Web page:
“Doctors are very, very good at saving people's lives. I don't think doctors are renowned for their software engineering capabilities.”
That’s how Anand Kulkarni, CEO of Bee Partners’ portfolio firm Crowdbotics describes the problem organizations face when they need custom software. “Most of the time, when people start building software, they’re starting from scratch,” he says. “Even if they hire a specialist software firm or outsource the work to an individual consultant, those providers are typically building code from the ground up--and charging their client for the time to do so.”
To stay on top of today’s rapidly evolving business environment, every growing organization, no matter its size, eventually will likely need some kind of customized software to scale its operations and processes. Others need custom software to bring their products or services to market. But software development is generally an expensive proposition. So what’s a healthcare facility-- or, for that matter, a law firm, a branch of the military, or, in Bee Partners’ case, a venture capital firm -- to do when it needs custom software that’s affordable?
Enter Crowdbotics, which automates the building of web and mobile software by providing an on-demand, distributed network of fairly paid coders and software project managers, and a library of common software components to eliminate the reinventing-the-wheel approach that has been prevalent in the industry.
Anand Kulkarni, Crowdbotics’ CEO, is a two-time Bee Partners founder who has focused his career on building companies that provide access to well-paying work for globally distributed freelancers. LeadGenius, which he launched in 2010, uses artificial intelligence and real human workers to gather sales prospect info for clients selling B2B. It was the first crowdsourcing company to offer a minimum wage for its workers, based on where they live.
With LeadGenius successfully underway, Anand then launched Crowdbotics in 2017, with the goal of helping companies get business-ready applications to market faster. The company recently raised its series A. The funds will fuel further investment in product as the company grows.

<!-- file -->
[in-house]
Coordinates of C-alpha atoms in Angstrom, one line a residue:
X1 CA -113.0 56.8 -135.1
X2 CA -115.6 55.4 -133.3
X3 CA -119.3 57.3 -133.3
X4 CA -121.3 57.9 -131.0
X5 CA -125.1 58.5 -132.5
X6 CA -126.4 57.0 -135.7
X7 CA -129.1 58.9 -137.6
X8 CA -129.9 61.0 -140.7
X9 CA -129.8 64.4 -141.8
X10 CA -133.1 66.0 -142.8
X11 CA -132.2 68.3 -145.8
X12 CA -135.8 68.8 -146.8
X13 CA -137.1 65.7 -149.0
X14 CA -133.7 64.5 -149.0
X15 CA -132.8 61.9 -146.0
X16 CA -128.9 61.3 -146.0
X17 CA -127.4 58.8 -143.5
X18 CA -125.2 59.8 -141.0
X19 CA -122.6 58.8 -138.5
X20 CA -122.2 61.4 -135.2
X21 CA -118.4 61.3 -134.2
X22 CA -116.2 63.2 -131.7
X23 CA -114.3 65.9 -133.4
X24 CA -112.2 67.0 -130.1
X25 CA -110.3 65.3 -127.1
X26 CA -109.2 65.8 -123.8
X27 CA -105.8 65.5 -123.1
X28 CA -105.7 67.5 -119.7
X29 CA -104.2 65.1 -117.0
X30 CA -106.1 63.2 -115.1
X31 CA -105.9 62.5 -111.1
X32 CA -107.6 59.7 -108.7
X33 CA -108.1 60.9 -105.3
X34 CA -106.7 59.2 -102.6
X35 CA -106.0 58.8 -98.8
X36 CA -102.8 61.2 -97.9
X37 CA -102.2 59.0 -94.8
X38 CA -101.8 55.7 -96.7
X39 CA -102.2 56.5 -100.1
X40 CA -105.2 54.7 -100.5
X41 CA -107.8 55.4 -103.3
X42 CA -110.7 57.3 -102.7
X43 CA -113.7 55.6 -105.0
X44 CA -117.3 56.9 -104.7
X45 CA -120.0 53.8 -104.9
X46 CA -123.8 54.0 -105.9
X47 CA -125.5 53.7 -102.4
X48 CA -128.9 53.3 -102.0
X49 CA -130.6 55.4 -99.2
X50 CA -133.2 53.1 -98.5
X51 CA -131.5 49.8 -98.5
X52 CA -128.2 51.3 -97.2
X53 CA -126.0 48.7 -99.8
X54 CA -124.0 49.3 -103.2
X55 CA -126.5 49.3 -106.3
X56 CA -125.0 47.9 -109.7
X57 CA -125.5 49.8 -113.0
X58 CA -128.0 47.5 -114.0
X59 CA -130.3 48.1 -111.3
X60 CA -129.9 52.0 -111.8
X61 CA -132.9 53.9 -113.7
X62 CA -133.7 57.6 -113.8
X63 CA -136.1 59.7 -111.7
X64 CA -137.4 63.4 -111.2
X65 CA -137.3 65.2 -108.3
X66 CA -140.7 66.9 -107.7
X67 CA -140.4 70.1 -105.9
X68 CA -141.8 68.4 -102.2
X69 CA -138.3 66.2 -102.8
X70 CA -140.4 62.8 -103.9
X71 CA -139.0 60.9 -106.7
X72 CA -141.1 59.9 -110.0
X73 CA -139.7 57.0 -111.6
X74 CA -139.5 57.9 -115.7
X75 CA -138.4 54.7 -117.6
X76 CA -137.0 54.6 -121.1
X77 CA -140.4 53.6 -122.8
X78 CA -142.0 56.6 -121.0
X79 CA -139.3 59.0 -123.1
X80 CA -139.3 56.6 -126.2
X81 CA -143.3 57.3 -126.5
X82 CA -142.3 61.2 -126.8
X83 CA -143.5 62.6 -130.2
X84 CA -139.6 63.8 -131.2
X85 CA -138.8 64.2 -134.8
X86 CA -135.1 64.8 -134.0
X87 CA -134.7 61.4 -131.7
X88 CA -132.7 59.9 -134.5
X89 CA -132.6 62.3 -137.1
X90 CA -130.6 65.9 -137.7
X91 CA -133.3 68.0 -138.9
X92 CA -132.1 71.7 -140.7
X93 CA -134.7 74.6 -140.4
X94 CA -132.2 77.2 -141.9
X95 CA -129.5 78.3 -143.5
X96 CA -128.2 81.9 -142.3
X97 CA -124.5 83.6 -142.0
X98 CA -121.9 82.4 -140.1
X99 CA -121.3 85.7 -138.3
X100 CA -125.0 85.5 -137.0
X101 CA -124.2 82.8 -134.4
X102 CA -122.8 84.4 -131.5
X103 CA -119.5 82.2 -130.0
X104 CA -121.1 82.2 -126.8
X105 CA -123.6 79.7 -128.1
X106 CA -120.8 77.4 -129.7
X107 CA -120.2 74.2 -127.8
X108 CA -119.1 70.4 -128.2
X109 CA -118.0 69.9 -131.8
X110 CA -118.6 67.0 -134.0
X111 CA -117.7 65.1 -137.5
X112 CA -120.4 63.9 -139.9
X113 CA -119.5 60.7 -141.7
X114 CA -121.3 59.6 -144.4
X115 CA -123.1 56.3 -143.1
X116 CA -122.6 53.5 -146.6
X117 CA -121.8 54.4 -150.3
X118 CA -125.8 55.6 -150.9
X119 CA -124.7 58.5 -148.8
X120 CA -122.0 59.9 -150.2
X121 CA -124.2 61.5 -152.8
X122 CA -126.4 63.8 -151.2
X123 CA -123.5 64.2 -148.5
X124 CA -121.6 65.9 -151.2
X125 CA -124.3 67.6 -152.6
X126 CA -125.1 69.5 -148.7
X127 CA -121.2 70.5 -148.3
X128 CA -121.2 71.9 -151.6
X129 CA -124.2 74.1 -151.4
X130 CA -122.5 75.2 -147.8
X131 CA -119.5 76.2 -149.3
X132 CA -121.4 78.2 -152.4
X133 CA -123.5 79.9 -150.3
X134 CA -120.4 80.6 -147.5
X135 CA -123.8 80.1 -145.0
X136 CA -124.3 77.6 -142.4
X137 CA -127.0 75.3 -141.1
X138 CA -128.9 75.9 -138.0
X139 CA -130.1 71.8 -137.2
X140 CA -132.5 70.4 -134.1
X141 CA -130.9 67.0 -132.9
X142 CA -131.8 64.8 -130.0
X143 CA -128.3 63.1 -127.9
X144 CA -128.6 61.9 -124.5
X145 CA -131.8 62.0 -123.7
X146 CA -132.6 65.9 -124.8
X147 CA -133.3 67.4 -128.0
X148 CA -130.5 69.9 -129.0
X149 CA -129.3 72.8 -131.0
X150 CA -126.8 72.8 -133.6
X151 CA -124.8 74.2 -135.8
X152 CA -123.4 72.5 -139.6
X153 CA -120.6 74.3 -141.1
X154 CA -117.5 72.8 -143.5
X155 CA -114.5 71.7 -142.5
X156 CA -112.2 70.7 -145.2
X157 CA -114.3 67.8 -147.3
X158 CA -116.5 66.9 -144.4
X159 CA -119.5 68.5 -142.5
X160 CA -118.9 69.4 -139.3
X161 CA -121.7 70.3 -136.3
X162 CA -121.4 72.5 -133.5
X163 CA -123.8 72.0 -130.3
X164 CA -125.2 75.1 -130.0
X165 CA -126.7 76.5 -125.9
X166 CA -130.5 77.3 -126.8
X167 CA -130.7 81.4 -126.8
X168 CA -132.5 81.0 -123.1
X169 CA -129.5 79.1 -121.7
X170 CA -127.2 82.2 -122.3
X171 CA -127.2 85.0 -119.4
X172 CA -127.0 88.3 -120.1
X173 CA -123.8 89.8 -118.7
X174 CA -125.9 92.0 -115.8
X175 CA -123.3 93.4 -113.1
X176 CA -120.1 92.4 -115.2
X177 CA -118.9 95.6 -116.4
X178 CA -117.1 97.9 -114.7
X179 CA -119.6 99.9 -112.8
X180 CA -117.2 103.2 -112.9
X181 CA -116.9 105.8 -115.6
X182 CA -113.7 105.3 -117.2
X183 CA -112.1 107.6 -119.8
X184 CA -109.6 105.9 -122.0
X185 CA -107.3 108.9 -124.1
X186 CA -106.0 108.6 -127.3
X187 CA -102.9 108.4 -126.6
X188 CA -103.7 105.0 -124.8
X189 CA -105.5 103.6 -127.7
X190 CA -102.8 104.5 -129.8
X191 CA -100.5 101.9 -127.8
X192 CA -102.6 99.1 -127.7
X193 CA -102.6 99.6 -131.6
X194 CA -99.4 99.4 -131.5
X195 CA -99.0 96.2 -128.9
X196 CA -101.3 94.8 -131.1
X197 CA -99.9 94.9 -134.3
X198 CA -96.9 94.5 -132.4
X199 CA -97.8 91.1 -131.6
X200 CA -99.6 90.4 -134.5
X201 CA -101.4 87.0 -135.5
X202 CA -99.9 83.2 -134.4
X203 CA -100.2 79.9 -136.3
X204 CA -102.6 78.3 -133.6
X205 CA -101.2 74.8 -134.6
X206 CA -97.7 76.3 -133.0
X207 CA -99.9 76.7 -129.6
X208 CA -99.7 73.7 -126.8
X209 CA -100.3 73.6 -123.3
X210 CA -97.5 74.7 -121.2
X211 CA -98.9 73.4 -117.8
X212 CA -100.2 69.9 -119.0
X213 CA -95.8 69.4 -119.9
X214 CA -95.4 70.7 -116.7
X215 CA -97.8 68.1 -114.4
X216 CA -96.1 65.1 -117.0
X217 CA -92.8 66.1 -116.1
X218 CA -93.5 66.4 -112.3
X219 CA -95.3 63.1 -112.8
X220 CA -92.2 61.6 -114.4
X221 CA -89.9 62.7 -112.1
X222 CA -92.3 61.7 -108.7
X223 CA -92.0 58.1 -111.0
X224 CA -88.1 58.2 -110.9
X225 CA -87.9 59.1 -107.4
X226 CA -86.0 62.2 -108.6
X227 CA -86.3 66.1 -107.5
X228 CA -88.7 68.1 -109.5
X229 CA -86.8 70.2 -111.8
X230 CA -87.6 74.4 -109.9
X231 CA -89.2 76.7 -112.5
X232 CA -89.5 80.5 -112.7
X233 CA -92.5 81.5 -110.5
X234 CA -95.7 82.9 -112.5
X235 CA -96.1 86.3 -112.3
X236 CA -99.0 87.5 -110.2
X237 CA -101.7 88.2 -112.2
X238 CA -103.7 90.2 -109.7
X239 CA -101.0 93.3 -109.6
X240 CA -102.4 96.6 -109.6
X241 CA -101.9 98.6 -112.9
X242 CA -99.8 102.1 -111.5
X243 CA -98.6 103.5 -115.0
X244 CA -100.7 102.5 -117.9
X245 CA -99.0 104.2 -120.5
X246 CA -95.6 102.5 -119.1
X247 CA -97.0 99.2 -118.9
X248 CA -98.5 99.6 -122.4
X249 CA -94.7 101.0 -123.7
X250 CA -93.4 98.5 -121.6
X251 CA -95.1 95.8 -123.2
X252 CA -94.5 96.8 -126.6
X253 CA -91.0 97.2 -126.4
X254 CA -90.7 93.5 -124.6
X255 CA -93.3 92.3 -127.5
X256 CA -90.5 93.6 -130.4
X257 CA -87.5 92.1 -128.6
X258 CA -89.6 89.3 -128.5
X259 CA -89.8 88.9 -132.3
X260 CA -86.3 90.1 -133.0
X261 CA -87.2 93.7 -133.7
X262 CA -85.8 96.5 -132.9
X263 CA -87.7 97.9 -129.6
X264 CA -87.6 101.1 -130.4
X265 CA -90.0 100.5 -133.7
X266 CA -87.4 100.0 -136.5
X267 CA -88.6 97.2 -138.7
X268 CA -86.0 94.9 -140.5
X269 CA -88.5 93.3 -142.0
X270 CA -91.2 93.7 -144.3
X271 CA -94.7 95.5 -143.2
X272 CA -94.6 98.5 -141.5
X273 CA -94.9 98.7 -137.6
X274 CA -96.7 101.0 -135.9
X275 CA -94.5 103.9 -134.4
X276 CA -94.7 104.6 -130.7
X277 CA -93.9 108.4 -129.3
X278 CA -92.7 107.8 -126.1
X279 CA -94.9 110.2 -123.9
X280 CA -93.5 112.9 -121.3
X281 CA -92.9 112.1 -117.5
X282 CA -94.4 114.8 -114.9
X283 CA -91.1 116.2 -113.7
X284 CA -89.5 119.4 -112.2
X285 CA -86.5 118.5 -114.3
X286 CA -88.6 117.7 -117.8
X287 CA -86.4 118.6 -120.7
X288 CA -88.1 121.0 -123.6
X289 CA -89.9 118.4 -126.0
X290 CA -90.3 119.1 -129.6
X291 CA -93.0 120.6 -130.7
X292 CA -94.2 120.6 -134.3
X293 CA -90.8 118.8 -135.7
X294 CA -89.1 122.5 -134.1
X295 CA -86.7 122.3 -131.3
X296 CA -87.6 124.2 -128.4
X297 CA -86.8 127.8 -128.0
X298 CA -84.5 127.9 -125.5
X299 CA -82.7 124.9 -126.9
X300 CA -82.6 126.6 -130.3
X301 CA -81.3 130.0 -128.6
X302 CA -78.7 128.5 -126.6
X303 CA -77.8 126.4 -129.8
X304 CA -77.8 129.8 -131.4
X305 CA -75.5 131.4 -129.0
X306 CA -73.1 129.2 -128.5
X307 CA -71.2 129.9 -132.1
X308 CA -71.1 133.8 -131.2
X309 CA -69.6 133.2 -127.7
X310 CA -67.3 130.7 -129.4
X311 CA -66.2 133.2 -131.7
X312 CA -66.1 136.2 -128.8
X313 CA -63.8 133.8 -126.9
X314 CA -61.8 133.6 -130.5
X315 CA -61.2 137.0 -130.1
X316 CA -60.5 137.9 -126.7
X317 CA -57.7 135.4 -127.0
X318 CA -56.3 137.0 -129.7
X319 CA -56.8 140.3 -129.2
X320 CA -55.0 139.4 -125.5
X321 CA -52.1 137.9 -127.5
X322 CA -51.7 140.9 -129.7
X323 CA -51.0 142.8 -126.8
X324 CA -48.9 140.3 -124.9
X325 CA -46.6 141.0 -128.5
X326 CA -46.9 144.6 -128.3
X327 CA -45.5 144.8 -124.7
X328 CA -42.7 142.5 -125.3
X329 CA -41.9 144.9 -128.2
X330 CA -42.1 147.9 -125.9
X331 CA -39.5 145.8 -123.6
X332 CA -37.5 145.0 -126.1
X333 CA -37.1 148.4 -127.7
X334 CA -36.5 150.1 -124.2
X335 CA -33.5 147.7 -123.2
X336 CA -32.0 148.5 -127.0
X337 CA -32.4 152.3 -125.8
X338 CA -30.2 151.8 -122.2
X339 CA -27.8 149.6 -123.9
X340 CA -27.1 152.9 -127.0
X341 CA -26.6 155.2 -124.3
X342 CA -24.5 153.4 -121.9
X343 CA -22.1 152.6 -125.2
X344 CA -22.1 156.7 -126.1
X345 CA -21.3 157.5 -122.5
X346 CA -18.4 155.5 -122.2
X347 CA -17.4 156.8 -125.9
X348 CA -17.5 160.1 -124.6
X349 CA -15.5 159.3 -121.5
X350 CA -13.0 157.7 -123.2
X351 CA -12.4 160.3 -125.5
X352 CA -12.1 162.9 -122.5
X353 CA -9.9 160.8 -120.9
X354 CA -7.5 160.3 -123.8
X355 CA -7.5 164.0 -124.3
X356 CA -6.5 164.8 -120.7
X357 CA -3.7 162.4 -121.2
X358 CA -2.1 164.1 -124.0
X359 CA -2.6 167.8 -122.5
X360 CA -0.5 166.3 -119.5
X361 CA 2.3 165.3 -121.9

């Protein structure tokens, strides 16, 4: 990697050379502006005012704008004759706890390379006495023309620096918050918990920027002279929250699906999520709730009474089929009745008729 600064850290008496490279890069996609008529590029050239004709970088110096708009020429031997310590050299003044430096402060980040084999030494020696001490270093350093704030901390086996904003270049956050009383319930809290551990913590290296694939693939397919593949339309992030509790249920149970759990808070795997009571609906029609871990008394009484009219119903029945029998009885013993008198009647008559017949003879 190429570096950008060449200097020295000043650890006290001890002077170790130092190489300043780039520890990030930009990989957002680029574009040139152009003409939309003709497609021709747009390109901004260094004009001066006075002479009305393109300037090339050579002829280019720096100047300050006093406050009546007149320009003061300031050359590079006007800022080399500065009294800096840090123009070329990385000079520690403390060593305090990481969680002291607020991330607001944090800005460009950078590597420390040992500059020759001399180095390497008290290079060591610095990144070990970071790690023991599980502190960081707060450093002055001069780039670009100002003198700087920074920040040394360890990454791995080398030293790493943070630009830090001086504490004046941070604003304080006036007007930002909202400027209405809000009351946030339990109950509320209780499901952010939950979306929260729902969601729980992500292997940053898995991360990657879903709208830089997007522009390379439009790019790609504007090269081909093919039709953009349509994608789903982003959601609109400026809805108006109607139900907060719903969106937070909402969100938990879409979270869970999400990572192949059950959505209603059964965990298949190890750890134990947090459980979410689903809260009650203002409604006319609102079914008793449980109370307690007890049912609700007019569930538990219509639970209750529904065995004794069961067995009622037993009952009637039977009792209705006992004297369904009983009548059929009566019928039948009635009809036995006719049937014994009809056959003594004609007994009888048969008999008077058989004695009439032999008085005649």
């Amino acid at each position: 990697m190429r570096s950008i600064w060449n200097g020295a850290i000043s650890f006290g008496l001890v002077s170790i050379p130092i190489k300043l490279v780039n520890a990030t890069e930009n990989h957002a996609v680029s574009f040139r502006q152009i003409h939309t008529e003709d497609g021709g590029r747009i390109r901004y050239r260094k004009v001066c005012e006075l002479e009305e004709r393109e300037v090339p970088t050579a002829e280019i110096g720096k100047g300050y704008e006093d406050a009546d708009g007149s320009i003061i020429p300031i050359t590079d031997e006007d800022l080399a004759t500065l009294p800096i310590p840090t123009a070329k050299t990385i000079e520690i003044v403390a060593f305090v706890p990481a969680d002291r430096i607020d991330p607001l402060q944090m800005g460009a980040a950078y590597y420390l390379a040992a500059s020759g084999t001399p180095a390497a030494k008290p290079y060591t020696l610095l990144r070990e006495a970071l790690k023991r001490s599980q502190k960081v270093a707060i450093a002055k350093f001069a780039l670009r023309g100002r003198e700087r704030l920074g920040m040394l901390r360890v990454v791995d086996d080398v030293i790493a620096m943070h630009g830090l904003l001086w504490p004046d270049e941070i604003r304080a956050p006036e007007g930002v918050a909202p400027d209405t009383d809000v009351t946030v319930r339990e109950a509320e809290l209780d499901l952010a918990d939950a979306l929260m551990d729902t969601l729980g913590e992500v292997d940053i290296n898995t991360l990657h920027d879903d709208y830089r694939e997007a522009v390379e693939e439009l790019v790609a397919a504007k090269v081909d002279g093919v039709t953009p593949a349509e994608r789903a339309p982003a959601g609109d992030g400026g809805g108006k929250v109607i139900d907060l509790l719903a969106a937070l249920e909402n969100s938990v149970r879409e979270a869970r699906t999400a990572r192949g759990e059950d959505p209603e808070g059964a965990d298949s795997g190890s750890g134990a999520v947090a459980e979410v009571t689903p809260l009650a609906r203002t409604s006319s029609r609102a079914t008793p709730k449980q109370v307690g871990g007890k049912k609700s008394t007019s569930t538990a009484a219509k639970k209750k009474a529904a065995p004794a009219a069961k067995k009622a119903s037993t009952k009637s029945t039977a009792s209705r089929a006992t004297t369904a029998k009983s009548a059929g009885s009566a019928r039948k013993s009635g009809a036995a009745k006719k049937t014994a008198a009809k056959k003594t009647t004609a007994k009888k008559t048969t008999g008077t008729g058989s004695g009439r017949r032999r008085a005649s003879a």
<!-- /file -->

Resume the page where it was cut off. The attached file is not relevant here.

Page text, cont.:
Here at Bee Partners, we’ve also experienced rapid growth in the last two years. With that growth comes more and more data for our small firm of five to manage. Crowdbotics helped us build a solid, bespoke CRM, starting with something quite basic, and turning it into something we could extend aggressively through an open API.
The system they’ve created for us has allowed us to scale and evaluate more potential deals. It also helps us support our portfolio companies as effectively as any later-stage venture capital firm. Keeping a system like this up and running, with the version updates and code changes in Python or Django that will be required over the years, would be complicated for us, and distract resources from our core mission of supporting Founders. But it’s all handled effortlessly by Crowdbotics and the six-hundred plus quality engineers they can put at our disposal.
I recently spoke with Anand about the Crowdbotics approach and how it is leveling the playing field for both organizations who need custom software, and the people who build it.
Let’s start with the basics. Give the reader an overview of what Crowdbotics does.
We are an app-building platform that allows people to assemble applications using ready-made parts in real code, as well as manage, deploy, and extend those applications over their lifetime.The basic observation we made is that most applications or software products share a lot of the same parts. Things like logins, password resets, charts, connections to third-party APIs, things that process money and data. And a lot of time when people need to create software, they end up starting from scratch, rebuilding all of these things every time. Crowdbotics as a company and as a team had the insight that you could take everything common across all of these software products, pull them out, and put them into a tool that people can use to build software. And we're soup to nuts in the sense that we give users the platform, the prebuilt components, and, whenever they need it, the engineering design and product management expertise to actually extend and implement those software components.